Revisiting “Capturing the Quotidian”
by Sherri Kimmel
October 1, 2012
Carl Socolow rides bareback in Mata Ortiz, where he began his "Scenes from Civic Life" series.
The following story was published in the winter 2006 issue of Dickinson Magazine. View images from Socolow's 2012 Mosaic trip to Cuba, which are featured in the fall 2012 issue.
On Saturdays in Lemoyne, Pa., the place to be is the West Shore Farmers Market. It's the Harrisburg-area mecca for those interested in authenticity-artisan breads, Adams County apples, aromatic fresh flowers. Count Carl Socolow '77 among the regulars.
There he is in his well-worn cotton shirt, jeans and comfortable high-tech shoes, ordering up some hand-crafted cheese. He's happy to stand and chat. Conversation is relaxed. After all, this is Carl, who epitomizes the adjective mellow. But now and then you'll see his blue eyes light on something just over your right shoulder, like those adolescent boys goofing around at the soft-pretzel counter. Suddenly the Leica you didn't notice before is at Socolow's eye. Click. He lets the camera dangle again, and chats on.
He's been doing this for years, street photography he calls it. Capturing the quotidian. He'll even venture into pubs, where photographers have been known to get their cameras smashed by patrons doing things they don't want documented. When saloon-goers get testy, Socolow just says he's working on a project about everyday life. From 1998 to 2003 he sought the commonplace mainly in central Pennsylvania. But a chance encounter with some hand-thrown clay pots led him to bring his inquiring eye to a remote Mexican village, 11 times and counting.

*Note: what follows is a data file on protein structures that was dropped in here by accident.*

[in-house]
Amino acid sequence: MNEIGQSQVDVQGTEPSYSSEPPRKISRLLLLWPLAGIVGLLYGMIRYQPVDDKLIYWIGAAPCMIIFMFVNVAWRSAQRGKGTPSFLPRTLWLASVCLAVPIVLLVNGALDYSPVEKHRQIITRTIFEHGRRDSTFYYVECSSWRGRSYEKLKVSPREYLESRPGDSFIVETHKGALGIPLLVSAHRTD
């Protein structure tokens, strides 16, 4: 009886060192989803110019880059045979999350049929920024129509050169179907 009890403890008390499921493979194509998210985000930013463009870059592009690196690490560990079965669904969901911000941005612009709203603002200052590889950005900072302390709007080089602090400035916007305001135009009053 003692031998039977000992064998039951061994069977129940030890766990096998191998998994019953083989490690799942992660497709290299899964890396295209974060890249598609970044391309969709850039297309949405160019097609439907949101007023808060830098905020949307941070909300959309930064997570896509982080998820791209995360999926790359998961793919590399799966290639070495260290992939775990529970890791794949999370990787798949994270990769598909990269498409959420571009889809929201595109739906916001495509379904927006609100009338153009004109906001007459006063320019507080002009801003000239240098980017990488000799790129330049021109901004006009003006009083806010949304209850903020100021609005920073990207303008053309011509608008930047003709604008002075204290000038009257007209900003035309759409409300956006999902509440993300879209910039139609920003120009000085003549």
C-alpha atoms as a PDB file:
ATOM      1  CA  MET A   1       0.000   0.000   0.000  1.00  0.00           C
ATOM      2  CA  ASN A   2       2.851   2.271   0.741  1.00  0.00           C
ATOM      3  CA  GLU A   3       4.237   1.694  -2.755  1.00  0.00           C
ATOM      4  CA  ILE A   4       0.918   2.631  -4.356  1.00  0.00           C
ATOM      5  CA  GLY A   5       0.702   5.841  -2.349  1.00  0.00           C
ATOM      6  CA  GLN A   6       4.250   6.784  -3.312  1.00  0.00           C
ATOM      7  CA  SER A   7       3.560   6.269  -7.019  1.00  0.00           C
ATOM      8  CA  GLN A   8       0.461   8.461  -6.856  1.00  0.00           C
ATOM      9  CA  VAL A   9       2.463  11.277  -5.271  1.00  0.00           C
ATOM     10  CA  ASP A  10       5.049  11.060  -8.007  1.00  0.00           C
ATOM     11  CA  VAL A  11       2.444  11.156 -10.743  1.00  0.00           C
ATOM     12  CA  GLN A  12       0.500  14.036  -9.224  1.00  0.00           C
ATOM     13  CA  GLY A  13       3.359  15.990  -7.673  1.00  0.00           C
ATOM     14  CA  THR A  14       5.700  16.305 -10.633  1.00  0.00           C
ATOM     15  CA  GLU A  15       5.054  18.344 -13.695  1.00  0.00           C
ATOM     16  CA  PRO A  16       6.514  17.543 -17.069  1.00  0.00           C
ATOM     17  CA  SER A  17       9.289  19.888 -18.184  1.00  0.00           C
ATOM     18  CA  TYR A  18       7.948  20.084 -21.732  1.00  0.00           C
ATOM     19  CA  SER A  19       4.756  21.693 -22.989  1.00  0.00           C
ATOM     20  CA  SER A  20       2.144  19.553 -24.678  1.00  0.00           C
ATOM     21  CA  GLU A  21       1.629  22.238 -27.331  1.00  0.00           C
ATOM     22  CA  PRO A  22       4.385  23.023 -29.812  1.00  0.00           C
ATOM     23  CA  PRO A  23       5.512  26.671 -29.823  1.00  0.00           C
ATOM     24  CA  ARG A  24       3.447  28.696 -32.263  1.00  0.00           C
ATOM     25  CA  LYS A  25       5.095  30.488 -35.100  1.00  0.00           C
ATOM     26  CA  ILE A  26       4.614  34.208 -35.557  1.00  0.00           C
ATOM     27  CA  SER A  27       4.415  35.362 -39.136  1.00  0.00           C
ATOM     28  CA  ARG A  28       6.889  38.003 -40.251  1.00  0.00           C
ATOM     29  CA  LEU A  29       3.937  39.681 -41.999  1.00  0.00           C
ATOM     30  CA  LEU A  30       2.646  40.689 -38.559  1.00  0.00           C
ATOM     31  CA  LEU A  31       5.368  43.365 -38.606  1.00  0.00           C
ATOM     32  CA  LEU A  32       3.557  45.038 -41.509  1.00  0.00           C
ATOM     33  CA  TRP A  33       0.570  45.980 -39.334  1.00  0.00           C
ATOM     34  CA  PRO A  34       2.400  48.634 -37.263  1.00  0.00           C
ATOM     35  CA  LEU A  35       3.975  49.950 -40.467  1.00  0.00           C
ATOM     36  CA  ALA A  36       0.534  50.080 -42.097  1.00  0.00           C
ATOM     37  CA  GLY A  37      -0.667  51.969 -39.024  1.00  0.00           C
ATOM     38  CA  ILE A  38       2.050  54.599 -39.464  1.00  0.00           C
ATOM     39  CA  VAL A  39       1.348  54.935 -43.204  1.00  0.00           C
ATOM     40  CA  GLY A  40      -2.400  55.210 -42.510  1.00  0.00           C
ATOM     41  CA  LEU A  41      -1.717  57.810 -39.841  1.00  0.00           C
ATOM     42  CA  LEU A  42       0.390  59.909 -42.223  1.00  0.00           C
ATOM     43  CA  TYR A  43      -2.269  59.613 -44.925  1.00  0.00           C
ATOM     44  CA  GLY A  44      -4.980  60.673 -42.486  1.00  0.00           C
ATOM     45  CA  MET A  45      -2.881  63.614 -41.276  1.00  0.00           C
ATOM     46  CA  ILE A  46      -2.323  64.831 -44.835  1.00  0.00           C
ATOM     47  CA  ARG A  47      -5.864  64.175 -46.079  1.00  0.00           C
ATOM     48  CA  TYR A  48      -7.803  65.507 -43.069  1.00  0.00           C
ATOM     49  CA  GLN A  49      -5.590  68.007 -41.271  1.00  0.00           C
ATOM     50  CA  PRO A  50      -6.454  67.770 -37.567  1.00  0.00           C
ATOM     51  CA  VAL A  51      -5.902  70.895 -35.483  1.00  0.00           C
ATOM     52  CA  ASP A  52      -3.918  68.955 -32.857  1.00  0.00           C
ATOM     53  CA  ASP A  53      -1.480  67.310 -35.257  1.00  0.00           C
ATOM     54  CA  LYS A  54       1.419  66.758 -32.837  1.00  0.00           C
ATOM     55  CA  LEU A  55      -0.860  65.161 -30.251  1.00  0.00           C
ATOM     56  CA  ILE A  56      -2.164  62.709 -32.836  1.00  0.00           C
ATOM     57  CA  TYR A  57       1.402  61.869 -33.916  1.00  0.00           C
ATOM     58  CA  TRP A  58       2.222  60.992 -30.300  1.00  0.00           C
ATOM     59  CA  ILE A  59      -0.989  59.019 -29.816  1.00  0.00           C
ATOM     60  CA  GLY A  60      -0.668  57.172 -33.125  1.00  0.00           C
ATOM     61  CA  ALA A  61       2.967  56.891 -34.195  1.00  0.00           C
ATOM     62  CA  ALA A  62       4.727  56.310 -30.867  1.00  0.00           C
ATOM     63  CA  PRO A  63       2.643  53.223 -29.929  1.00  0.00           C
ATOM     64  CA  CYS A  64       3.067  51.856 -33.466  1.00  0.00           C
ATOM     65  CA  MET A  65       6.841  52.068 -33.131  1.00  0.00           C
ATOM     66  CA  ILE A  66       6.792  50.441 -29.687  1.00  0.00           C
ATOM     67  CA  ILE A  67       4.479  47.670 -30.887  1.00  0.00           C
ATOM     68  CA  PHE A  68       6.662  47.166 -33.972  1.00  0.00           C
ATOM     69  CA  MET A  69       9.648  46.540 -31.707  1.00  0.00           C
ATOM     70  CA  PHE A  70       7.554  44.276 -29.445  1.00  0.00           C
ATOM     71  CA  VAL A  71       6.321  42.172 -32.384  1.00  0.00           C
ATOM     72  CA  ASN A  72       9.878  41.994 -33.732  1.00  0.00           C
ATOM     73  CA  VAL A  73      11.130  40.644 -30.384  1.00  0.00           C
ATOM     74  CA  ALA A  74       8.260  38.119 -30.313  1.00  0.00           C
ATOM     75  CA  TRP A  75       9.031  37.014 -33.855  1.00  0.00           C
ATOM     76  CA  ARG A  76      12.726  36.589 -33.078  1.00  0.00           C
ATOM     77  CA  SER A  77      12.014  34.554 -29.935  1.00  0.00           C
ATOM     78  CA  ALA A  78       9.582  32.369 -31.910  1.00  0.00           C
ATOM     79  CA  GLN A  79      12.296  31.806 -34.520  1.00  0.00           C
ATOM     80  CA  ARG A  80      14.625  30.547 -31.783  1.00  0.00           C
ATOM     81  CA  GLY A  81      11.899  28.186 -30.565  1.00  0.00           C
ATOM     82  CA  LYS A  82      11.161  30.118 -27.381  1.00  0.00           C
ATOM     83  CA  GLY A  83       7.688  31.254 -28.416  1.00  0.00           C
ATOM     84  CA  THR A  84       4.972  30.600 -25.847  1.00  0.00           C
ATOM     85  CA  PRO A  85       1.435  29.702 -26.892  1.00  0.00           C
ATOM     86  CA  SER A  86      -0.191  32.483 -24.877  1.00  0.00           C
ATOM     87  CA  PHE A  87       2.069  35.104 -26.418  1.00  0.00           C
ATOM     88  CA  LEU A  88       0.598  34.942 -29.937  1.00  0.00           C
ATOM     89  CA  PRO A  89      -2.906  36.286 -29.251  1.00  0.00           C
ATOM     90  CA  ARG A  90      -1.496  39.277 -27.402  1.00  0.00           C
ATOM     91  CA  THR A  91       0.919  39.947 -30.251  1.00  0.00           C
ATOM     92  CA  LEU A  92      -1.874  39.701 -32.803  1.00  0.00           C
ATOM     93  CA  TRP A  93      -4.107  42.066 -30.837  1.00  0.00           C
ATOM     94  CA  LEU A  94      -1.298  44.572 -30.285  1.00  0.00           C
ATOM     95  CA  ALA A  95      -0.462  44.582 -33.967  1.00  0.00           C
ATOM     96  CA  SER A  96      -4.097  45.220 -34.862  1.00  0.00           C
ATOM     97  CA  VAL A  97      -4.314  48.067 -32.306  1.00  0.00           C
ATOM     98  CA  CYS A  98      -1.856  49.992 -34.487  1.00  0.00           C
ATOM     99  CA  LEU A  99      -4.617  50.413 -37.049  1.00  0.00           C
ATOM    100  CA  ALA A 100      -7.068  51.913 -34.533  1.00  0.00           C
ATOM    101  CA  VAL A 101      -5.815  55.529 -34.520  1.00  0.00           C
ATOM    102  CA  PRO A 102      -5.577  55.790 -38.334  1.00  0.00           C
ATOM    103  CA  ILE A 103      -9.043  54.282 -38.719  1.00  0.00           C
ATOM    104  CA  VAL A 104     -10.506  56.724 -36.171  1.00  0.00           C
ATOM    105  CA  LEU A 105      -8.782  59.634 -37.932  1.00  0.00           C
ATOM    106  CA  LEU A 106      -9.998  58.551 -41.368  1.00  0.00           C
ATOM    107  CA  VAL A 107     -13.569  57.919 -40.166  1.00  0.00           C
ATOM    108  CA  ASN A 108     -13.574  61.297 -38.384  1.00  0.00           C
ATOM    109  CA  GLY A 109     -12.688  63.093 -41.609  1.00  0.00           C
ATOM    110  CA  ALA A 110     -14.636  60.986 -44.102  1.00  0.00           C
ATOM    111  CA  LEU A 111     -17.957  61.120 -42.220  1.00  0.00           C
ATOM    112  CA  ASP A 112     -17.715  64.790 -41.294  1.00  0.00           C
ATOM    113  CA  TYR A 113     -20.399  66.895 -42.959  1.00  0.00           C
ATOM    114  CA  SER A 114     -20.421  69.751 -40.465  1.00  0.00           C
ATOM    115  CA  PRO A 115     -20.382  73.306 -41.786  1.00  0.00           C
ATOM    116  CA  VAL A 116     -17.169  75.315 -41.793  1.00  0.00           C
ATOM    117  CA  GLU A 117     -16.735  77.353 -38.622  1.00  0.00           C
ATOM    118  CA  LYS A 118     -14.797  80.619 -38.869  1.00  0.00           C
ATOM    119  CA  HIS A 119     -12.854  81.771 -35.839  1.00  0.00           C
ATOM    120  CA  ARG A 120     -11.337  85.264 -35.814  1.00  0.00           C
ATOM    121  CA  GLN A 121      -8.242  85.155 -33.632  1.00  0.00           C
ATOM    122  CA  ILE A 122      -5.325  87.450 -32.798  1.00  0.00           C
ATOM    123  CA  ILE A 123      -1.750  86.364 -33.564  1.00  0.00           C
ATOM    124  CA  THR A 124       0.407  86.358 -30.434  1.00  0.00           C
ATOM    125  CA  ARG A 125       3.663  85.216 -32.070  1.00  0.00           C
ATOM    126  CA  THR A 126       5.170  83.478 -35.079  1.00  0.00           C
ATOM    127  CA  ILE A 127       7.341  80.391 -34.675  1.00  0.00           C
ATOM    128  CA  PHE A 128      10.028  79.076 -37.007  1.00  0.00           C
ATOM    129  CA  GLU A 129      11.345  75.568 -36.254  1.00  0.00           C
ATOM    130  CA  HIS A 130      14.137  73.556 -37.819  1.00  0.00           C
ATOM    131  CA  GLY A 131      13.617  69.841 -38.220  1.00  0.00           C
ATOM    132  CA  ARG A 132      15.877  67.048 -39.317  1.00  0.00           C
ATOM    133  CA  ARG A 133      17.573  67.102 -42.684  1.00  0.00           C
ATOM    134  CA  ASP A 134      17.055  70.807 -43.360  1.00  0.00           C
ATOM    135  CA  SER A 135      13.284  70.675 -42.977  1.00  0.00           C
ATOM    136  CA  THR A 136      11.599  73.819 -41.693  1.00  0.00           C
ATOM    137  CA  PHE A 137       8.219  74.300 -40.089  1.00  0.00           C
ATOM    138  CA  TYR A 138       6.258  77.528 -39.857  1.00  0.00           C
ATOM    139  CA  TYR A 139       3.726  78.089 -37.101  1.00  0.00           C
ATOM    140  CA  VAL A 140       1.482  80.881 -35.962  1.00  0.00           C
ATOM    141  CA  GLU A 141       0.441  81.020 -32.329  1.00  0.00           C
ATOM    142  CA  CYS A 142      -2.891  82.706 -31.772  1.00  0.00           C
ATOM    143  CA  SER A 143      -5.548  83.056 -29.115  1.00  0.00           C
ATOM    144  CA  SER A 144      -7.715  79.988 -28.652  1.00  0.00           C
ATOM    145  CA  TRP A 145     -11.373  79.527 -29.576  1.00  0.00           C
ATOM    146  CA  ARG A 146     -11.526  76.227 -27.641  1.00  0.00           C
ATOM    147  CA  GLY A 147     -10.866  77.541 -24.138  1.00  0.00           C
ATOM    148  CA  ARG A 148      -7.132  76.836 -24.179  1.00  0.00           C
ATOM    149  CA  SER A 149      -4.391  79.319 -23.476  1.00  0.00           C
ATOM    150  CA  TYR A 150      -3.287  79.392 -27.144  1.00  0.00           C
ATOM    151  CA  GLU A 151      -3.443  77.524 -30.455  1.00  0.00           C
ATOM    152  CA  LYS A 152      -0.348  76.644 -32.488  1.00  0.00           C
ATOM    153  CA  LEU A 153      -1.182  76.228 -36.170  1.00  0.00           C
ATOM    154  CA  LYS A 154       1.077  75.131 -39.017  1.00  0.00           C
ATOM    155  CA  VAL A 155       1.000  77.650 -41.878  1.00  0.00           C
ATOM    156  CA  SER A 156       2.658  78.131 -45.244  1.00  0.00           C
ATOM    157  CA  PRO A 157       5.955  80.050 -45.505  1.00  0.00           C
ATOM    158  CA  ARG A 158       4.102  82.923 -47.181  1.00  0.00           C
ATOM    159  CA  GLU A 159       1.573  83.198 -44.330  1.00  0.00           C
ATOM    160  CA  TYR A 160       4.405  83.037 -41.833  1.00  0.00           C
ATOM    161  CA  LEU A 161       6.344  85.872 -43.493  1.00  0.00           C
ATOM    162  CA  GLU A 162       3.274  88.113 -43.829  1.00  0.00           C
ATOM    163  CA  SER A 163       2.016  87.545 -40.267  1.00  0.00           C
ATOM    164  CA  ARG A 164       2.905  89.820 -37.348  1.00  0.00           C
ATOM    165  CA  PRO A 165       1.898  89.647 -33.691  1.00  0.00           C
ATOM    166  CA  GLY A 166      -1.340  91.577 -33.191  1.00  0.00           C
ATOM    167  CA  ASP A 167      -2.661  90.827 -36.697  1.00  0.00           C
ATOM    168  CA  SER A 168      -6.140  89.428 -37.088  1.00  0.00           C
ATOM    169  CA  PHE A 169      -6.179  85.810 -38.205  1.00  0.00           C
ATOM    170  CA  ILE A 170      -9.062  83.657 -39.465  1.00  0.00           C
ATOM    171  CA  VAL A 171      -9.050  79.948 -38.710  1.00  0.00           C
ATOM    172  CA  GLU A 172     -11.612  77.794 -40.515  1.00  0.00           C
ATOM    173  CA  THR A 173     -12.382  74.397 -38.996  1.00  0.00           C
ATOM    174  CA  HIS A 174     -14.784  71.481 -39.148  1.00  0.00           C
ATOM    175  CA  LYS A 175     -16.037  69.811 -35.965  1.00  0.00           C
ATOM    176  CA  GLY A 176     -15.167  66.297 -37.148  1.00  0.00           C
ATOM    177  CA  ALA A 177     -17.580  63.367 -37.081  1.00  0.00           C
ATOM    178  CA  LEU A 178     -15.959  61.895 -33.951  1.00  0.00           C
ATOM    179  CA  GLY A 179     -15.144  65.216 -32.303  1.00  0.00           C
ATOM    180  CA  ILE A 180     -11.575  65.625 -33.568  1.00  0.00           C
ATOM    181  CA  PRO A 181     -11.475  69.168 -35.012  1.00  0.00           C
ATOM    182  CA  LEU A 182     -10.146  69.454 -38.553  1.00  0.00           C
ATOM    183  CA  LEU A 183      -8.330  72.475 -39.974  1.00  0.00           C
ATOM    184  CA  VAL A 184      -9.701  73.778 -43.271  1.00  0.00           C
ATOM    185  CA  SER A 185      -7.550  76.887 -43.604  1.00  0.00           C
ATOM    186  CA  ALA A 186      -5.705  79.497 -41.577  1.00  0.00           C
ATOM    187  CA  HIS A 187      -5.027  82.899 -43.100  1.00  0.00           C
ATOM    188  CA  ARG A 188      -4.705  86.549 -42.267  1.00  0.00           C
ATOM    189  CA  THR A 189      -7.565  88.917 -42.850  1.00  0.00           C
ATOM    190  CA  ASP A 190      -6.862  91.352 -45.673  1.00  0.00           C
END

A professional photographer doing work for Hershey Foods, Holy Spirit Hospital and a host of other businesses and institutions for two decades, Socolow turned street photographer when he realized he was "burning out on commercial work and didn't want to lose my passion for it. I started doing work for myself, which involved keeping the camera with me at all times for whatever would speak to me of the Zeitgeist of the times in which we live."
Meeting a Tucson pottery trader led Socolow to the project that has brought him to Mexico every three months since March 2003, to learn Spanish, adopt the nickname El Gallo (the rooster) and have a Mimbres (Mesoamerican-style) rooster tattooed on his left biceps.
Socolow and Holly, his wife of 19 years, were visiting Carl's college friend Jeannette Faunce '77 and her husband in Maine, where they own a pottery shop. Also visiting was Tito Carrillo, who had brought cases of pottery from Mata Ortiz in the high Chihuahua Desert of northern Mexico. There, 50 years ago, a teenage boy, Juan Quezada, resurrected the primitive techniques used in the pottery of the Paquime, or Casas Grandes culture, circa 1150-1450, and made it into a contemporary art form. Quezada shared his craft with family members; today more than 400 of the 3,000 villagers are potters. Carrillo urged the Socolows to visit the village, telling Carl, "You'd be able to make good pictures."
When Carrillo revealed that the village was getting its first paved road, thanks to its pottery-fueled prosperity, Socolow was sold. "It was a village in the throes of change because of its art, and its art was singularly unique to the village. The government was using it as an economic engine to drive development and tourism throughout the region."
Since their first visit in 2003, Holly and Carl have filled their living room—painted in the rich blues and golds of southern France, a few Mexican tiles set into the walls—with dozens of Mata Ortiz pots. They delight in pointing out the different styles, some of which are anthropomorphic, and the fact that all, no matter how intricate or simple in pattern, are painted with a single-hair brush. The pots can range in price from $10 to $5,000, the latter if created by founding potter, Jose Quezada, who serves as the village paterfamilias. The Socolows have yet to purchase an original Quezada.